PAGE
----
Hayek emphasized markets and decentralized decision making in a grand debate about the relative merits of socialism. As some say, Professor Hayek won the academic debate, but not the political one. Because, somehow, hope springs eternal in the minds of those who believe that if we just empower the brightest and best to make decisions for us, we will learn the errors of our ways and all rise up and call their names blessed.

But alas there is yet another problem. It is called agency cost.

Even if a host of the brightest and best could be found to prescribe spy, tax, and healthcare policies for all of us, there would still be the problem of agency cost. Each genius employed has his or her own idea about what is best for mankind. Left to their own devices, White House staff and appointees will attempt to create the world in their images, not necessarily in the image of a sovereign people or even their own bosses.

If only men were gods, there would be no agency cost and no knowledge problem.

But even if they were, James Madison reminds us there would be an angel problem:

If men were angels, no government would be necessary. If angels were to govern men, neither external nor internal controls on government would be necessary. In framing a government which is to be administered by men over men, the great difficulty lies in this: you must first enable the government to control the governed; and in the next place oblige it to control itself.

Clearly, current evidence suggests government faces immense and insurmountable knowledge problems compounded by agency cost to the point of being out of control. First it was taxation, then it was national security, and now it is healthcare. What next?

People have attempted to govern too much for too many for too long. It is time to pause, to rethink, and to restrain a command-and-control State that’s gotten too big to succeed.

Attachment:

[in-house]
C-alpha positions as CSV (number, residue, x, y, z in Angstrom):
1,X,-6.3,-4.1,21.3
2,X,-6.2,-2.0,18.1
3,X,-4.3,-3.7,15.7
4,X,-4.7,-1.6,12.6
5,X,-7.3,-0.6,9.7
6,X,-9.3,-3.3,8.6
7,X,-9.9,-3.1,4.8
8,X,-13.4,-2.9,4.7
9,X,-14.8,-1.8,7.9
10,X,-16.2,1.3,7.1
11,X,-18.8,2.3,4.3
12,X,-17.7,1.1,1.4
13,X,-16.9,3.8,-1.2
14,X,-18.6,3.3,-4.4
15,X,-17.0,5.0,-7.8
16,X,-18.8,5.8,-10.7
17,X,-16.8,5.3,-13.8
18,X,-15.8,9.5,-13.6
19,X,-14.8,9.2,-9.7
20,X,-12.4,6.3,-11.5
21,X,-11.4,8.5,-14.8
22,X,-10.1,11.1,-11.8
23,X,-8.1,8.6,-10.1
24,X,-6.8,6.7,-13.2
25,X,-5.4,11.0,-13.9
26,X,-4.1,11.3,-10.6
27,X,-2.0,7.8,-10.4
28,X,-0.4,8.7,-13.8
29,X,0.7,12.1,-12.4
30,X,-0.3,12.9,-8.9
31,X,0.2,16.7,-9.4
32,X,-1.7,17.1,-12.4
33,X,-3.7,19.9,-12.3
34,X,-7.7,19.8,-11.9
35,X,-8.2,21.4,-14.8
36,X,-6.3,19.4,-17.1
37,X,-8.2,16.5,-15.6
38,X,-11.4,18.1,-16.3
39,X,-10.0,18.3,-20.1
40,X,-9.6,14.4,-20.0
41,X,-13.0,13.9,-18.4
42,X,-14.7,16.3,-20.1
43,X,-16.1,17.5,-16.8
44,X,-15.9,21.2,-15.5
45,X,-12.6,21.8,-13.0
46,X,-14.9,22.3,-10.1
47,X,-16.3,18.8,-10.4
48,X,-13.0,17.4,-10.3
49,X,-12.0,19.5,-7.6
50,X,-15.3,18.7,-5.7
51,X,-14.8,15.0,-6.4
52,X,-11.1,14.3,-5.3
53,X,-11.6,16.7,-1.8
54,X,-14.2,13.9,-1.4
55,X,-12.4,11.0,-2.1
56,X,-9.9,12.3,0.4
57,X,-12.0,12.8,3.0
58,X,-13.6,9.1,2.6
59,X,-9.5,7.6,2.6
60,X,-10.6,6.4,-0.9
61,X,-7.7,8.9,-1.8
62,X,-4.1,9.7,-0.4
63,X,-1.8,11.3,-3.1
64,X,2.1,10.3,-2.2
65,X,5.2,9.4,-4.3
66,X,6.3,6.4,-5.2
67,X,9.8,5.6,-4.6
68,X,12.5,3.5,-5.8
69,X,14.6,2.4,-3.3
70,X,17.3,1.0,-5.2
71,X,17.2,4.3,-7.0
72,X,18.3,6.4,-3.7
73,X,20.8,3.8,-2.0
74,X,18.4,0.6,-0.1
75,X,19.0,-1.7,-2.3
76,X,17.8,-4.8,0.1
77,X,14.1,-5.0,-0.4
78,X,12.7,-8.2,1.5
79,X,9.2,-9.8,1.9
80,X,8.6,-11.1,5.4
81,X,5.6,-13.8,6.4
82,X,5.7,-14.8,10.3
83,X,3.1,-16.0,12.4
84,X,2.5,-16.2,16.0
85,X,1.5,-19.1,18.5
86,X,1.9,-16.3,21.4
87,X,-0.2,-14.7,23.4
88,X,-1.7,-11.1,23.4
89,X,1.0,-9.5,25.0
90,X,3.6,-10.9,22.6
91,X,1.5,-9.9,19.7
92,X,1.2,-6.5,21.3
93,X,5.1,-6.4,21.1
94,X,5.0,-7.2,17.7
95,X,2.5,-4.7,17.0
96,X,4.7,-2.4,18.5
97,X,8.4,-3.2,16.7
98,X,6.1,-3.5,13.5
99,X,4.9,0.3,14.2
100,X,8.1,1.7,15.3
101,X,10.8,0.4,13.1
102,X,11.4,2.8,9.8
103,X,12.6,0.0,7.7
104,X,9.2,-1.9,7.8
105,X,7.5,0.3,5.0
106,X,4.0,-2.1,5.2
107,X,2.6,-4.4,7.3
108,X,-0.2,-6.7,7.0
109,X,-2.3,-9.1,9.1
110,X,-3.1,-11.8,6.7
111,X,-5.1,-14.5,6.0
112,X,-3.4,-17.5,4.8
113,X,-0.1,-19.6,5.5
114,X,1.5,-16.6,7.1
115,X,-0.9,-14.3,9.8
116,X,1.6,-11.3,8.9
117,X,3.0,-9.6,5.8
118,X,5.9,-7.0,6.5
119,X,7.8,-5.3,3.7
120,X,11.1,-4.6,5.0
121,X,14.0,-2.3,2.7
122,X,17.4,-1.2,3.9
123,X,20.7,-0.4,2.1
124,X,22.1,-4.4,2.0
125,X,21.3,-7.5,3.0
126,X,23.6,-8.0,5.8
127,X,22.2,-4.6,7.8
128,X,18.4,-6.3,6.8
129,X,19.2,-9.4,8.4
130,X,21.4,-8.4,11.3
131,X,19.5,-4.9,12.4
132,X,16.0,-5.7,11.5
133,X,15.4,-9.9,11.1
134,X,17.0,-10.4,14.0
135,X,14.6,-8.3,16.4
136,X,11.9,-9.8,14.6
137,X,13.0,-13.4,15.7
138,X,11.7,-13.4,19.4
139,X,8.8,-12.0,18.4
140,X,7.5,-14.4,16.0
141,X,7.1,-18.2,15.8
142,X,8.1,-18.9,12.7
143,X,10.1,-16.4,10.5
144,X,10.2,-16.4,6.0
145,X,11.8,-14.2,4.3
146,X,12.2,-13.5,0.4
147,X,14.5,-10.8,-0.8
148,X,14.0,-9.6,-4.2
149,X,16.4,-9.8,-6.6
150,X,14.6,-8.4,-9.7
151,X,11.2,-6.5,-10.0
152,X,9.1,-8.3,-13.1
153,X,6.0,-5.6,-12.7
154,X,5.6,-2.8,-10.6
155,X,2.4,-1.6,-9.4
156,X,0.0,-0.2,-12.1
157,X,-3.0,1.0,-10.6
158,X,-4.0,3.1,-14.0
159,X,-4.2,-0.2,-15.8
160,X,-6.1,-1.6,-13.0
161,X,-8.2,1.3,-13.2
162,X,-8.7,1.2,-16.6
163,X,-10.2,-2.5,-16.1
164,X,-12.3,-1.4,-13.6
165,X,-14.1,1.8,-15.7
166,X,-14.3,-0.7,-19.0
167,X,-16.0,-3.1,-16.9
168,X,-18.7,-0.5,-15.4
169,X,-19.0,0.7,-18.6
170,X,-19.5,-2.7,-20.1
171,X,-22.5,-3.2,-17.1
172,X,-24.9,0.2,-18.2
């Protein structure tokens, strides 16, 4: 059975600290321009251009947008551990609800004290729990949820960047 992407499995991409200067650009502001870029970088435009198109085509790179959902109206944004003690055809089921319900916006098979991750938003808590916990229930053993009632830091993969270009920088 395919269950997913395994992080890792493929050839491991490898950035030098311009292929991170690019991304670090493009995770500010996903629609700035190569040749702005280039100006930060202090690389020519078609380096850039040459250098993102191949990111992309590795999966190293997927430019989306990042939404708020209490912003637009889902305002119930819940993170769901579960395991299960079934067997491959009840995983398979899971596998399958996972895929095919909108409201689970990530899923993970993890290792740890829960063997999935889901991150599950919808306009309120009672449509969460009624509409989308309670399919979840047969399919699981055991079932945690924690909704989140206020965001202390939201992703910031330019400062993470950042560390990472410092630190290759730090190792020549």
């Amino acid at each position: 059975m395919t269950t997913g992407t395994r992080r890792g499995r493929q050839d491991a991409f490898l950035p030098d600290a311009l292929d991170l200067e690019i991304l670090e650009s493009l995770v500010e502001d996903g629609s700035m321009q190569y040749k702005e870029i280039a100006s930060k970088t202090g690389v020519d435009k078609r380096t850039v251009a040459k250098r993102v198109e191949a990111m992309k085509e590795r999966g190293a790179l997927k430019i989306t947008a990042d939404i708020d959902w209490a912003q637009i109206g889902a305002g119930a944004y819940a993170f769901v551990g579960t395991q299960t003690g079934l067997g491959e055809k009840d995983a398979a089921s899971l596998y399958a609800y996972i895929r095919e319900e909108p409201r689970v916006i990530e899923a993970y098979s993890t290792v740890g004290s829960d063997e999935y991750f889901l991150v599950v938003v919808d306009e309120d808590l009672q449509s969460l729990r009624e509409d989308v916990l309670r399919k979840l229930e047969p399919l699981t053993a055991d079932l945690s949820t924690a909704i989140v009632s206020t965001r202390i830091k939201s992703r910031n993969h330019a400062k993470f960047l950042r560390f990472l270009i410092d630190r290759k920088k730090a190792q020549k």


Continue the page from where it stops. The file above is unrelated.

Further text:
The trouble is, that task also seems too big for mere mortals.

ABOUT

BRUCE YANDLE

Bruce Yandle is dean emeritus of Clemson University's College of Business & Behavioral Science and alumni distinguished professor of economics emeritus at Clemson. He is a distinguished adjunct professor of economics at the Mercatus Center, a faculty member with George Mason University's Capitol Hill Campus, and a senior fellow emeritus with the Property and Environment Research Center (PERC).

comments powered by Disqus

EMAIL UPDATES

* indicates required
Sign me up for...

CURRENT ISSUE

April 2014

Around the world, people are struggling to throw off authoritarianism, with deeply mixed results. From Egypt to Venezuela, determined people build networks to overthrow their regimes, but as yet we have not learned to live without Leviathan. In this issue, Michael Malice and Gary Dudney discuss their glimpses inside totalitarian regimes, while Sarah Skwire and Michael Nolan look at how totalitarian regimes grind down the individual--and how individuals fight back. Plus, Jeffrey Tucker identifies a strain in libertarianism that, left unchecked, could reduce even our vibrant movement to something that is analogous to the grim aesthetic of architectural brutalism. The struggle for our lives and freedom is a struggle for beauty; it begins inside each of us.
Download Free PDF

PAST ISSUES

SUBSCRIBE

RENEW YOUR SUBSCRIPTION